Who can pry into your cloud-based data?

Can anyone access the data that you trust to the safekeeping of a cloud-computing vendor? It's a good question, made all the more relevant by the revelations regarding the National Security Agency's Prism program. So how can you best address these issues in your contract with your cloud vendor?

With cloud computing, data access is inevitably a shared responsibility between the customer and the cloud vendor. Those shared responsibilities need to be addressed in the contract, and most cloud vendors' standard contracts leave something to be desired.

While the cloud vendor is responsible for providing the customer with access to its own data, the cloud vendor should also be contractually obligated to not share the customer's data with others, intentionally or not. This may seem obvious, but there are nuances to be addressed in the following areas:

Internal Access

In order to provide the service you contract for, some of the cloud vendor's employees will likely need to have access to your data. You want to ensure that this access is kept to the minimum degree necessary, so the contract should address:

* Which vendor employees will have data access.

* Whether access is on a "least-privilege" and "need-to-know" basis.

* Whether those privileges are promptly and adequately rescinded when employees leave the vendor or move into a different role at the vendor.

* The manner in which access is granted.

* Whether access is logged, monitored or analyzed.

Let's take a look at how one vendor addresses this issue by reviewing Dropbox's Terms of Service Security Overview. (I will use examples from Dropbox's standard contract, not to pick on that company, but because its terms are fairly representative of the industry. It's worth noting that Dropbox received the second-highest rating in the Electronic Frontier Foundation's 2013 "Who Has Your Back?" Report.) The overview states, in part:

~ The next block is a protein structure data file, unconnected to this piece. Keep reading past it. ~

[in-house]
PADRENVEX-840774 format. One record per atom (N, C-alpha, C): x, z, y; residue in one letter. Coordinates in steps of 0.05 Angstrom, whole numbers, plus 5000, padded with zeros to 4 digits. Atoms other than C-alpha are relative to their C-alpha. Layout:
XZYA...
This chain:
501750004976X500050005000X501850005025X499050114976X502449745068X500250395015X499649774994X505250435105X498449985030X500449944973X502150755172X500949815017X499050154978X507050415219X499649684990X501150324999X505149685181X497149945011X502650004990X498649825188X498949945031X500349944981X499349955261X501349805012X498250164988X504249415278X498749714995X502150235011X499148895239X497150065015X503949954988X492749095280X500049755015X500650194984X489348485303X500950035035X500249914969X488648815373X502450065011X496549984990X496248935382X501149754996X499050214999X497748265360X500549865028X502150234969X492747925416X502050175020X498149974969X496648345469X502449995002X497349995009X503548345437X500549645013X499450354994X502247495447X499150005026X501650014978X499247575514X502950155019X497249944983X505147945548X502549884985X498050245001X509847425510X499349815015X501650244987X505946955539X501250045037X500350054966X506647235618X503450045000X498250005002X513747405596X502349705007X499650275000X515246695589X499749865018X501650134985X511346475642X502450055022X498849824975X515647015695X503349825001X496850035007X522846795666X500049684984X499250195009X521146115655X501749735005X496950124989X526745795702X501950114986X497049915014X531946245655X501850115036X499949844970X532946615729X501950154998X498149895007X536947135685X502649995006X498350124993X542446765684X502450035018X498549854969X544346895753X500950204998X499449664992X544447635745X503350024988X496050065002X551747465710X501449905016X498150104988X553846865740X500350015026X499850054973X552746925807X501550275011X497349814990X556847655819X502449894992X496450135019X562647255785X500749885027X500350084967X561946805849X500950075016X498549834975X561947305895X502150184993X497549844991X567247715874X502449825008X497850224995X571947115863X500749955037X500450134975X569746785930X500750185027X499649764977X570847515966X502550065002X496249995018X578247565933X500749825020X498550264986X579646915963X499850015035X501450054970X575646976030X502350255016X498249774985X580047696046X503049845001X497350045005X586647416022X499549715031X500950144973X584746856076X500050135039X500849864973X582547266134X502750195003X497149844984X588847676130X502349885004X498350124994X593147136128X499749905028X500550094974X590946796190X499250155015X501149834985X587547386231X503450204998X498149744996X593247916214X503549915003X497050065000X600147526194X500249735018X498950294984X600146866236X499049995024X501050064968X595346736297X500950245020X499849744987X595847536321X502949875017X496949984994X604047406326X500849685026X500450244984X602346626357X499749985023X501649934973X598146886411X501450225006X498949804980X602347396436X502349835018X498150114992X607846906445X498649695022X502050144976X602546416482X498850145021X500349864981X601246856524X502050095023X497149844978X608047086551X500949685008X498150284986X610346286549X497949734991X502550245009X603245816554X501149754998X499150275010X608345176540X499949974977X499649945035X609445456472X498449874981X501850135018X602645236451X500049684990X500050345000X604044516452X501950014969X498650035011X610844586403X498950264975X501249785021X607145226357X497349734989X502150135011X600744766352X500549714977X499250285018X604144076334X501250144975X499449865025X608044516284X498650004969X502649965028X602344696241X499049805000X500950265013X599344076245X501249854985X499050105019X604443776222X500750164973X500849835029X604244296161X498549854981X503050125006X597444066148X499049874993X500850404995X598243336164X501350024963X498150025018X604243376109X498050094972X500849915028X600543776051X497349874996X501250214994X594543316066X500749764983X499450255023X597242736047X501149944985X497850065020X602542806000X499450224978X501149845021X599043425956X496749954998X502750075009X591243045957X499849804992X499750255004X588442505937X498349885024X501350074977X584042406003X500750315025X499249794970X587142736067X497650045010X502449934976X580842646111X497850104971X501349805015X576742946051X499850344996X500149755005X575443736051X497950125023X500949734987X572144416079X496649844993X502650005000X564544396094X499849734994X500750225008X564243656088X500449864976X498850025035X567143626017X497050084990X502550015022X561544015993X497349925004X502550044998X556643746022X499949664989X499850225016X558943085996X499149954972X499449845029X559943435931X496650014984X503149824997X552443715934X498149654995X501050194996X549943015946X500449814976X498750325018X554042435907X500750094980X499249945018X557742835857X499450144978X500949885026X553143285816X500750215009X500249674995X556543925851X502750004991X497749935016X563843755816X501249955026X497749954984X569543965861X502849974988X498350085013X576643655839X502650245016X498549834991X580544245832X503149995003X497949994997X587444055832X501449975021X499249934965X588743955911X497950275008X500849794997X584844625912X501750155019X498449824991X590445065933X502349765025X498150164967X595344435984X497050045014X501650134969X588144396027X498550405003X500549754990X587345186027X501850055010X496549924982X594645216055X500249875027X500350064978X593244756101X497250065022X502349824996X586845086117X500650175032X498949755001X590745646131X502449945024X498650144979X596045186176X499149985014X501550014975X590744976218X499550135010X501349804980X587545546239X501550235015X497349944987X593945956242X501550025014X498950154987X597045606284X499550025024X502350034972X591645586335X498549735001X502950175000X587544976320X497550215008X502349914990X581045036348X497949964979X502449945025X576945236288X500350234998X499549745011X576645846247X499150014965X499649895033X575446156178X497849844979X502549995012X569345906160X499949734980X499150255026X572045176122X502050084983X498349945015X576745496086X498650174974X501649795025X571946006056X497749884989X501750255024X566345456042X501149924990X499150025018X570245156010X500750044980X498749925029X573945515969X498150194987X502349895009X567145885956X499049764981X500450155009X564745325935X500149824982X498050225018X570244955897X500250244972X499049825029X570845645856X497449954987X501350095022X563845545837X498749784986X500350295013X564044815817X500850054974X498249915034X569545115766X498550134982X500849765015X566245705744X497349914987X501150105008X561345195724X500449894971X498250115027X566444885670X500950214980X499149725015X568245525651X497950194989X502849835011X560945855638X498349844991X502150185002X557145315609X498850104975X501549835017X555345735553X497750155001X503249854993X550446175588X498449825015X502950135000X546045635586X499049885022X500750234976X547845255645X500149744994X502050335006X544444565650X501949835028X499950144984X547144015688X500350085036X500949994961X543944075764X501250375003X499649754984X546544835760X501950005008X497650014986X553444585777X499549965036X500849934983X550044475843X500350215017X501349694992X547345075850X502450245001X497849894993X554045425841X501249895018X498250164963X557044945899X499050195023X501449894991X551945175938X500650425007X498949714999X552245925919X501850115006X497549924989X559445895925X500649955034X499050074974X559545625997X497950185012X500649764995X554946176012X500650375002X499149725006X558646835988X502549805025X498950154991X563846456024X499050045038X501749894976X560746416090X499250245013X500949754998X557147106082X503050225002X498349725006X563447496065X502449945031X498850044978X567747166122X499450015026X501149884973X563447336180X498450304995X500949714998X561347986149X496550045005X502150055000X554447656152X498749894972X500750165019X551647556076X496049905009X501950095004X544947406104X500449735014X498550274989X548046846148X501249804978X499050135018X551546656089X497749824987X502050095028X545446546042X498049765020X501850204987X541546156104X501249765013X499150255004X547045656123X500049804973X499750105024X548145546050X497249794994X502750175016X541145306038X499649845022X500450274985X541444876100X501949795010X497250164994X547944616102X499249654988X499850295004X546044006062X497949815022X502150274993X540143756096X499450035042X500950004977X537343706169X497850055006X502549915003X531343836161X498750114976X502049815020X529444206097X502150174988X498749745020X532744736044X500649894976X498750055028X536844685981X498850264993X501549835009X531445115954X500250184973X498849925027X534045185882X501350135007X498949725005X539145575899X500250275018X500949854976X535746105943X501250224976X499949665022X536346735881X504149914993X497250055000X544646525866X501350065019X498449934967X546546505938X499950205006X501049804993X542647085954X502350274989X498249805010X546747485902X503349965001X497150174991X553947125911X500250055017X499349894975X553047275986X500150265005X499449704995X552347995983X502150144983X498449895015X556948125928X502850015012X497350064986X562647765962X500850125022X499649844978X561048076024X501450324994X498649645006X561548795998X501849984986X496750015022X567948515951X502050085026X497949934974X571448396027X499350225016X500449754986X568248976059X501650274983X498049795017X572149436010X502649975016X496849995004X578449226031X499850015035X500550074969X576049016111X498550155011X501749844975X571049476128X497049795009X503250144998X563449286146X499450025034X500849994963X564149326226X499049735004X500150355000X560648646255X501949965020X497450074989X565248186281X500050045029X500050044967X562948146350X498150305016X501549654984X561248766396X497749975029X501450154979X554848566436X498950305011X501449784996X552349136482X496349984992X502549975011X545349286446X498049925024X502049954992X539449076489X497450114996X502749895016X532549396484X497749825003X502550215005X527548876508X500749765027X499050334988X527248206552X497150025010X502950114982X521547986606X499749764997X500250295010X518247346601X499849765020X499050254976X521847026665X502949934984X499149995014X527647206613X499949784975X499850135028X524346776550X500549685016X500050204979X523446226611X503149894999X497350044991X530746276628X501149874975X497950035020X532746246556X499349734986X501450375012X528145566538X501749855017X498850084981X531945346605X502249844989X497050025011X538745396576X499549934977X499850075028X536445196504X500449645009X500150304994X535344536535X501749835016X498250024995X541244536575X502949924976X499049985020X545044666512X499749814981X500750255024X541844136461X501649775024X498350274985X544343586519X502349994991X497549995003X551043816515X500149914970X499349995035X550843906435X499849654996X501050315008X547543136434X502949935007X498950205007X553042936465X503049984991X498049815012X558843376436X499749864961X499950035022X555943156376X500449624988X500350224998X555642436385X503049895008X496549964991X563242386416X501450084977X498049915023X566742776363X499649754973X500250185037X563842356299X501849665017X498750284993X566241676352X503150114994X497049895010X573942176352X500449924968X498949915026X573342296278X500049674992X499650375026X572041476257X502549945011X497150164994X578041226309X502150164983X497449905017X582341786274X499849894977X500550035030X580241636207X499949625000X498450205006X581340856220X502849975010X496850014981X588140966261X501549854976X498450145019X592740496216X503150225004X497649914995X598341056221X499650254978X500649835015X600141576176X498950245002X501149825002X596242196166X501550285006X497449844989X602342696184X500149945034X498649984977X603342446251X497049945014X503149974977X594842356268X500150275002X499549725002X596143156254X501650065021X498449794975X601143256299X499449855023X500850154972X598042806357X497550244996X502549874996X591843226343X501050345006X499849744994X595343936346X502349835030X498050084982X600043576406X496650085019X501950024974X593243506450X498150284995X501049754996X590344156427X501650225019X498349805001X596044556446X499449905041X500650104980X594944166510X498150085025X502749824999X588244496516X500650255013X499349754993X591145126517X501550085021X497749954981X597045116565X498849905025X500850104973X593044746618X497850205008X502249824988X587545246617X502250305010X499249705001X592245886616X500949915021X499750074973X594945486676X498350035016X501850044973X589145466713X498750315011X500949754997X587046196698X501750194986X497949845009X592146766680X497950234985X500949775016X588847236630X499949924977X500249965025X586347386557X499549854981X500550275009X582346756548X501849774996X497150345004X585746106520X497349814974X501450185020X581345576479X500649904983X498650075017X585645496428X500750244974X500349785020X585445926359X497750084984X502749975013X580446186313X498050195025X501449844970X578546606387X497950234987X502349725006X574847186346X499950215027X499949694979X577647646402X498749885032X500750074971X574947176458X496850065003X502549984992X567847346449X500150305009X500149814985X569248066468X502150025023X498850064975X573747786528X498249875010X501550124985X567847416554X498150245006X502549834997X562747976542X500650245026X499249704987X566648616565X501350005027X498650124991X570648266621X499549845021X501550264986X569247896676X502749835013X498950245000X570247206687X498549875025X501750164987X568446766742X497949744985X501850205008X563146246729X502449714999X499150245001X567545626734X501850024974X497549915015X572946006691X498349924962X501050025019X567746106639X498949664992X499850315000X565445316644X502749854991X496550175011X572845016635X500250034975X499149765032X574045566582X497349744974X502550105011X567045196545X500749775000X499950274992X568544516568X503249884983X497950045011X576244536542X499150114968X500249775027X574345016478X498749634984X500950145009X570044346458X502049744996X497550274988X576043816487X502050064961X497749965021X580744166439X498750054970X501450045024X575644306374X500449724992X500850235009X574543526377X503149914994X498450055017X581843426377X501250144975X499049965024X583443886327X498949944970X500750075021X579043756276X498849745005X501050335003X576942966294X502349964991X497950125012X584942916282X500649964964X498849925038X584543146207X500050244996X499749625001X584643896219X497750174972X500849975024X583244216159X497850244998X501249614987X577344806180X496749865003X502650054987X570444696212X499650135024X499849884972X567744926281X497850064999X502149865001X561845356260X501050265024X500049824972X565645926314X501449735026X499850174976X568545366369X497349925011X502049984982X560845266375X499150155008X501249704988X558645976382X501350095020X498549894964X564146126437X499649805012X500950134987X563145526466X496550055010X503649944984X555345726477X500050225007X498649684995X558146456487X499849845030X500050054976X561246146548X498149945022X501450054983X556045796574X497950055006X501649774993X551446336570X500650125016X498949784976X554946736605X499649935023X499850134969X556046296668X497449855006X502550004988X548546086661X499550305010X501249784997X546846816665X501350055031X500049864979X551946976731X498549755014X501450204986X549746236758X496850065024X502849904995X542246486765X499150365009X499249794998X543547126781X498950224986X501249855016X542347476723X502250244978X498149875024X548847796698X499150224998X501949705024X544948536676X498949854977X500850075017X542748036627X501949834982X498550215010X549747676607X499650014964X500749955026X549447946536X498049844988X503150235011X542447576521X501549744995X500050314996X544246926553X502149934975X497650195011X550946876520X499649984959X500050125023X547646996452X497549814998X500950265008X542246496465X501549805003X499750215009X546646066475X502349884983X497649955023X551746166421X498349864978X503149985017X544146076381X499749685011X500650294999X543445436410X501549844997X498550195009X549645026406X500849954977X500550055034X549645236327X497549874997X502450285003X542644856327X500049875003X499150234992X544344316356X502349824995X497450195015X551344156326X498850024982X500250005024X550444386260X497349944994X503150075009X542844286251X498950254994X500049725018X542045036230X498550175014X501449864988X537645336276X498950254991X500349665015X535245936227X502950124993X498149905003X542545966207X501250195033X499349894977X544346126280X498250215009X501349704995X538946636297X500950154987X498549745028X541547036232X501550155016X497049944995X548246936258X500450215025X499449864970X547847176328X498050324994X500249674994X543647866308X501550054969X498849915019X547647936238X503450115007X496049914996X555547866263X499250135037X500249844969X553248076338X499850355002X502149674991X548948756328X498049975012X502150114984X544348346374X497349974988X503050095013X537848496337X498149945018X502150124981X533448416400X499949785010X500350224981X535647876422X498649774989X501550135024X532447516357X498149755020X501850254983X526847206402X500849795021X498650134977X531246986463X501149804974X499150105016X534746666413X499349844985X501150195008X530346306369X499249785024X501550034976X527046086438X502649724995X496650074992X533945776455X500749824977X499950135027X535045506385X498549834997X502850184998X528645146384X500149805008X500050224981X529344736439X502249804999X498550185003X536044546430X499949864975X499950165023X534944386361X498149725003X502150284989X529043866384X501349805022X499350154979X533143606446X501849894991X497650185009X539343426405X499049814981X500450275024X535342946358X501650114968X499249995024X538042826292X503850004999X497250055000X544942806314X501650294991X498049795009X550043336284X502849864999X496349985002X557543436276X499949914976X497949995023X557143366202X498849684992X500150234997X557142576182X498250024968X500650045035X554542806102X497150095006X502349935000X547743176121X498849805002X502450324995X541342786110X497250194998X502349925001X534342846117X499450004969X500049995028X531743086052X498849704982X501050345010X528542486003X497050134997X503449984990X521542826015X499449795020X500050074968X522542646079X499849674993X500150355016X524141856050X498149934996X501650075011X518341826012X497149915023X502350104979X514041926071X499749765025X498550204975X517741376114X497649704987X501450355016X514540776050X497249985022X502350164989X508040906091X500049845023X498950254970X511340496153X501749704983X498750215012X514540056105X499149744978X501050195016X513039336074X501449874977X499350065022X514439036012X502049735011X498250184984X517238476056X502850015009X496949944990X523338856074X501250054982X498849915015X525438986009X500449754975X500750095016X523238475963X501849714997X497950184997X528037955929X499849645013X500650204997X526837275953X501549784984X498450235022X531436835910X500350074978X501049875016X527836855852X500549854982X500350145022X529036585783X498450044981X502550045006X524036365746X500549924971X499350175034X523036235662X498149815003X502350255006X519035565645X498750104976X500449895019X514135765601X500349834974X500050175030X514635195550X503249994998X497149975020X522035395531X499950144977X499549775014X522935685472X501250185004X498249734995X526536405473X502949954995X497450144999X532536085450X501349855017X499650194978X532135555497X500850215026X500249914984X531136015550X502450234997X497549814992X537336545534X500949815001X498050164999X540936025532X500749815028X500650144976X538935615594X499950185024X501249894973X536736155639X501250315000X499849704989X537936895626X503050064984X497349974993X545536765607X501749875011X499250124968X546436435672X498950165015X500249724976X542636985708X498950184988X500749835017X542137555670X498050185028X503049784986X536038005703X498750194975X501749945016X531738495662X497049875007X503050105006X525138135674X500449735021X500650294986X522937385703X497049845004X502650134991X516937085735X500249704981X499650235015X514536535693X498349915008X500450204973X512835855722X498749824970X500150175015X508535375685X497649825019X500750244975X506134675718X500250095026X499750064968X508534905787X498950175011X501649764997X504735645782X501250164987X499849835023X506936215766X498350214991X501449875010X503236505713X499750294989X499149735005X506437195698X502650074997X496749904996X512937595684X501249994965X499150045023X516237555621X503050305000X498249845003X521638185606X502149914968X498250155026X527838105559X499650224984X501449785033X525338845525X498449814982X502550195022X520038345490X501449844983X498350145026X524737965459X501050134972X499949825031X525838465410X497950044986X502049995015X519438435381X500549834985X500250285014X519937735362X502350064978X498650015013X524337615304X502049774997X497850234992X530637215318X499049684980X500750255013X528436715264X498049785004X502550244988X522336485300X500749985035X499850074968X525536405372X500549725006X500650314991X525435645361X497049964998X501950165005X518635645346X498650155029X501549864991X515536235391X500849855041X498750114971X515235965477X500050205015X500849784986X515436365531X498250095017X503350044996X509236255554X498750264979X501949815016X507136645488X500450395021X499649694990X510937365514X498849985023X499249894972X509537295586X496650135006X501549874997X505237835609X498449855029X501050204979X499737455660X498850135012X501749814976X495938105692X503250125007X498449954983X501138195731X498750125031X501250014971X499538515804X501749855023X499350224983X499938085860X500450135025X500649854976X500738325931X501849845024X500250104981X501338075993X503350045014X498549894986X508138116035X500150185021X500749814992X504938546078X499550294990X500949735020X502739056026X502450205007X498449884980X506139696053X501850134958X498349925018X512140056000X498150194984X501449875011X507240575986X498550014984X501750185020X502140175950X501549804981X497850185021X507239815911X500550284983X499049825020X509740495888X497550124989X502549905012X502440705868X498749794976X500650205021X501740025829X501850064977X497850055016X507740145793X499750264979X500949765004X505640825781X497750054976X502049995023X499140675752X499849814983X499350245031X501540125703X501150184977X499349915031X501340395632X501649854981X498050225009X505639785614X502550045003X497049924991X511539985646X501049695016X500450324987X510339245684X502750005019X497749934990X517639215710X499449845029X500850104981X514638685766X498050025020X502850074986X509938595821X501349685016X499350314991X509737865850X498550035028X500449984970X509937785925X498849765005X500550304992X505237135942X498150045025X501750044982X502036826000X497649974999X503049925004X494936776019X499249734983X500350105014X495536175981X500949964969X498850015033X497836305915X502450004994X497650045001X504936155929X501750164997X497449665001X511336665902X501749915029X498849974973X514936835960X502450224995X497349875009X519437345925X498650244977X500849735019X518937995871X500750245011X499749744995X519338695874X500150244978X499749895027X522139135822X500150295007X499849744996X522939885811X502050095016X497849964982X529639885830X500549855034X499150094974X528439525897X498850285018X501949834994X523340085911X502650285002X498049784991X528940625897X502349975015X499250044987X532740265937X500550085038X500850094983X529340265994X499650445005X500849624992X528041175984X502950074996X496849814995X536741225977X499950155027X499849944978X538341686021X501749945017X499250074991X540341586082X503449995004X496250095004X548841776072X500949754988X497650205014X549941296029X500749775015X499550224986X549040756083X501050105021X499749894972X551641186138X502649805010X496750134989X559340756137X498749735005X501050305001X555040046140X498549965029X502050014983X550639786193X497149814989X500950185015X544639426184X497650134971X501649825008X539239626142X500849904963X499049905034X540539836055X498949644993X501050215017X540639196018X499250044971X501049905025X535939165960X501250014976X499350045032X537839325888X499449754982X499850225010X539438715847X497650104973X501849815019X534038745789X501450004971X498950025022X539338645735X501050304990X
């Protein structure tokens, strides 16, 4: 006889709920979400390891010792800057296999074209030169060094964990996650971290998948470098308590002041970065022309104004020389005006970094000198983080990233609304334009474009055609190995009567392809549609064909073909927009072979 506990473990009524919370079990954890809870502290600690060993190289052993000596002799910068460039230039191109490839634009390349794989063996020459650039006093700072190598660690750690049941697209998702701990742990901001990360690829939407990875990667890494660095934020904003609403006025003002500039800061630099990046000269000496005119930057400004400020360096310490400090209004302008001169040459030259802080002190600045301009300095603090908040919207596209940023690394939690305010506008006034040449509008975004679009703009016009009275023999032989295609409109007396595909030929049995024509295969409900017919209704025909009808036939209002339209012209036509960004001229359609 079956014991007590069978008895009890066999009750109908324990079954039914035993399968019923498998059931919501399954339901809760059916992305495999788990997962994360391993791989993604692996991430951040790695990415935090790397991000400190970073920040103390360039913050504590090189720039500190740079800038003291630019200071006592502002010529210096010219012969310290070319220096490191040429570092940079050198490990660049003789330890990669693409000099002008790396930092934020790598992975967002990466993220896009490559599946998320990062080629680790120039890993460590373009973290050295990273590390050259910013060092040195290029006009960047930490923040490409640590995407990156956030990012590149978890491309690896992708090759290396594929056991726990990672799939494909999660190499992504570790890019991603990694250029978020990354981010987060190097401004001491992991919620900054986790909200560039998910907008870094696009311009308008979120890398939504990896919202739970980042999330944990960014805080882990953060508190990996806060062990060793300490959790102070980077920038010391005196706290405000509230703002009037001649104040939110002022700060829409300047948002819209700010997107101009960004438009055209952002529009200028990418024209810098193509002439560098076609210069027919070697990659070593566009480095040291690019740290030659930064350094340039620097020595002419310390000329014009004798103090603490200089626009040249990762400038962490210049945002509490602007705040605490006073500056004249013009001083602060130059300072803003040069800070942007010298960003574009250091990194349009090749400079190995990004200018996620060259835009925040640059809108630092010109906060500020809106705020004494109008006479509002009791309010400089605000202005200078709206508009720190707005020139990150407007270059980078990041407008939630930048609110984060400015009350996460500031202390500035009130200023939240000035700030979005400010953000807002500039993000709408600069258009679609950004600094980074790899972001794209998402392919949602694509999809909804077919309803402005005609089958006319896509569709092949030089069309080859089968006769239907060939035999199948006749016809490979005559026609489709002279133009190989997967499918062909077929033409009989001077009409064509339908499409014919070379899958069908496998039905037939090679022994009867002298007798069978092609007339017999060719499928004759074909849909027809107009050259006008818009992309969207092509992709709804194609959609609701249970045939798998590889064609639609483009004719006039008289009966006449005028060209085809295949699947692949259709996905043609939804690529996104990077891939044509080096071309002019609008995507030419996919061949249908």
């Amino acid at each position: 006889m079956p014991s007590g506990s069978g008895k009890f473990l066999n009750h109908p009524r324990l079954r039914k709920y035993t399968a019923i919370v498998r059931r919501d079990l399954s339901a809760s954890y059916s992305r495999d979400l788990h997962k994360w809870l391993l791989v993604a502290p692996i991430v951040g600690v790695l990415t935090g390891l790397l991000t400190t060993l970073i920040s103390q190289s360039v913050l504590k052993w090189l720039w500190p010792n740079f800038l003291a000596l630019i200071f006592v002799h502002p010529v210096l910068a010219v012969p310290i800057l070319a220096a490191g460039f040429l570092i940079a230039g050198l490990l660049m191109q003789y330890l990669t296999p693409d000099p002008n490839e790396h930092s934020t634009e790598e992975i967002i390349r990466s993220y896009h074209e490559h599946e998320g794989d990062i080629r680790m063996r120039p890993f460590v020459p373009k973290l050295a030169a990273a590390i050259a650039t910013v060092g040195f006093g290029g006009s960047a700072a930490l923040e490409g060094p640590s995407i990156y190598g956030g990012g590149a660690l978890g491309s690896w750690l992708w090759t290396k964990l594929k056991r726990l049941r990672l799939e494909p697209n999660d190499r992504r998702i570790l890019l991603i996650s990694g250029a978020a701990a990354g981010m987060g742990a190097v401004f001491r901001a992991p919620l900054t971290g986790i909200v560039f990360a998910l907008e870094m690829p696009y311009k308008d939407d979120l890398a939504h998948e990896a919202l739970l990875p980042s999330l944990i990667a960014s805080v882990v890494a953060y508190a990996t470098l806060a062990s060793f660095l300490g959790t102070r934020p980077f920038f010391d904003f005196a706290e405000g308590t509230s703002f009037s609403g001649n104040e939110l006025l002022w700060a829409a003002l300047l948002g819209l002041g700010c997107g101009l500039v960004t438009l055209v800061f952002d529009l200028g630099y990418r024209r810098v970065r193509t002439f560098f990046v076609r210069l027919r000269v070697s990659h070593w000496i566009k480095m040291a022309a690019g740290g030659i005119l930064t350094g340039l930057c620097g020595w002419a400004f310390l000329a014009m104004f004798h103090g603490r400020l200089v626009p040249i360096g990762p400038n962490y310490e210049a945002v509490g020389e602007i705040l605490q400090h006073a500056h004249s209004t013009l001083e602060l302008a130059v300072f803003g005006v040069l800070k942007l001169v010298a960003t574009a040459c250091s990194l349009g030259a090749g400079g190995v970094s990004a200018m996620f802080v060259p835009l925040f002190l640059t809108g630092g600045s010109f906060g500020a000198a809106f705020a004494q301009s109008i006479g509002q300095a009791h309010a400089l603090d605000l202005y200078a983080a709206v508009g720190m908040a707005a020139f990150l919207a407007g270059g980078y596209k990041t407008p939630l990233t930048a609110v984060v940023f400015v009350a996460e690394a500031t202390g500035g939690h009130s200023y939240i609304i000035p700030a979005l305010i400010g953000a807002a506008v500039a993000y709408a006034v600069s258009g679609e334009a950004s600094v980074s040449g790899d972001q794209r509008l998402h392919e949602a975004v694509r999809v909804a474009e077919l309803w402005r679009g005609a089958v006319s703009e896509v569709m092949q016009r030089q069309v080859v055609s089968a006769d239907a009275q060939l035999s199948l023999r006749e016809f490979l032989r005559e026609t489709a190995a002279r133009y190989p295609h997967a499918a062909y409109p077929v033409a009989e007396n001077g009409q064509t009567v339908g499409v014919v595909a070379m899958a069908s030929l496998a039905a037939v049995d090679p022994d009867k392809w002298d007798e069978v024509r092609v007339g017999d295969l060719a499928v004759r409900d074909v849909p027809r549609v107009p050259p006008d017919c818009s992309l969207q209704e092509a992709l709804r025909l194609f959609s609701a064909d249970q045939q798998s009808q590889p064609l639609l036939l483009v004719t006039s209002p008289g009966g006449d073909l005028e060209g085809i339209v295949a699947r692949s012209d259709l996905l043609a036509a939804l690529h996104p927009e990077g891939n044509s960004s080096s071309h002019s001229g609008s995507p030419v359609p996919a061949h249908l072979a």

Dropbox employees are prohibited from viewing the content of files you store in your Dropbox account, and are only permitted to view file metadata (e.g., file names and locations). Like most online services, we have a small number of employees who must be able to access user data for the reasons stated in our privacy policy (e.g., when legally required to do so). But that's the rare exception, not the rule. We have strict policy and technical access controls that prohibit employee access except in these rare circumstances.

It would be better if Dropbox further detailed its "strict policy and technical access controls," but otherwise this seems like fairly reasonable language. But then the Dropbox Terms of Service Privacy Policy go on to state:

We may use certain trusted third party companies and individuals to help us provide, analyze, and improve the Service. ... These third parties may have access to your information only for purposes of performing these tasks on our behalf and under obligations similar to those in this Privacy Policy. As of the date this policy went into effect, we use Amazon's S3 storage service to store some of your information (for example, your Files).

The introduction of third parties into the equation complicates things. While it's good that Dropbox identifies one of the third parties, it would be better if it identified all third parties, if Dropbox made a commitment to provide advance notice of any changes, and if the third parties were under the "same" obligations as "in this Privacy Policy" instead of "similar."

Unintentional External Access

Since your cloud vendor will be storing and/or processing your data on its infrastructure, the vendor should be obligated to take appropriate and specific steps to ensure that it has deployed adequate measures to secure it against hackers and other external threats.

Dropbox's Terms of Service state:

You, and not Dropbox, are responsible for maintaining and protecting all of your stuff. Dropbox will not be liable for any loss or corruption of your stuff.